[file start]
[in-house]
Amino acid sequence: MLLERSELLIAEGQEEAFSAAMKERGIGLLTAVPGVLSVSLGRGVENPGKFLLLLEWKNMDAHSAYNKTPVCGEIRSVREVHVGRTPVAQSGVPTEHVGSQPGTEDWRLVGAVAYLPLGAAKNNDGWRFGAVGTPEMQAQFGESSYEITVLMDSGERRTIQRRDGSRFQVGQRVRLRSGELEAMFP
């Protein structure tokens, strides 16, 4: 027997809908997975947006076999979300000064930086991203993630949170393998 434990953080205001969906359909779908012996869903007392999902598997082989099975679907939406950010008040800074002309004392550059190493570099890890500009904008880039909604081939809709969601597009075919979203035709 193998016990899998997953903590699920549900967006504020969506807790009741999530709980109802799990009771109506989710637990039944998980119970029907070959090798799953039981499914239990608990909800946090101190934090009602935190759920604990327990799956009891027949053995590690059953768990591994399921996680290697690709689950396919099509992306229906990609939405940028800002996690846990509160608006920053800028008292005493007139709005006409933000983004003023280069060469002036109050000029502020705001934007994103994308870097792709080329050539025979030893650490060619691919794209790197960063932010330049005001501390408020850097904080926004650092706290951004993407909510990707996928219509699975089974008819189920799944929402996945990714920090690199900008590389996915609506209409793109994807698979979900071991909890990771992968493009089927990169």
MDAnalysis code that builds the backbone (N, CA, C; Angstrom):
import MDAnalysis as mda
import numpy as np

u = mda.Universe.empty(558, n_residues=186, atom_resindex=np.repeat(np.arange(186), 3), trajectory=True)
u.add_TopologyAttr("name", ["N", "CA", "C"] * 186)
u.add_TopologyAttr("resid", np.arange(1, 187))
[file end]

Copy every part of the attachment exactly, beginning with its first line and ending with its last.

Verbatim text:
[in-house]
Amino acid sequence: MLLERSELLIAEGQEEAFSAAMKERGIGLLTAVPGVLSVSLGRGVENPGKFLLLLEWKNMDAHSAYNKTPVCGEIRSVREVHVGRTPVAQSGVPTEHVGSQPGTEDWRLVGAVAYLPLGAAKNNDGWRFGAVGTPEMQAQFGESSYEITVLMDSGERRTIQRRDGSRFQVGQRVRLRSGELEAMFP
């Protein structure tokens, strides 16, 4: 027997809908997975947006076999979300000064930086991203993630949170393998 434990953080205001969906359909779908012996869903007392999902598997082989099975679907939406950010008040800074002309004392550059190493570099890890500009904008880039909604081939809709969601597009075919979203035709 193998016990899998997953903590699920549900967006504020969506807790009741999530709980109802799990009771109506989710637990039944998980119970029907070959090798799953039981499914239990608990909800946090101190934090009602935190759920604990327990799956009891027949053995590690059953768990591994399921996680290697690709689950396919099509992306229906990609939405940028800002996690846990509160608006920053800028008292005493007139709005006409933000983004003023280069060469002036109050000029502020705001934007994103994308870097792709080329050539025979030893650490060619691919794209790197960063932010330049005001501390408020850097904080926004650092706290951004993407909510990707996928219509699975089974008819189920799944929402996945990714920090690199900008590389996915609506209409793109994807698979979900071991909890990771992968493009089927990169």
MDAnalysis code that builds the backbone (N, CA, C; Angstrom):
import MDAnalysis as mda
import numpy as np

u = mda.Universe.empty(558, n_residues=186, atom_resindex=np.repeat(np.arange(186), 3), trajectory=True)
u.add_TopologyAttr("name", ["N", "CA", "C"] * 186)
u.add_TopologyAttr("resid", np.arange(1, 187))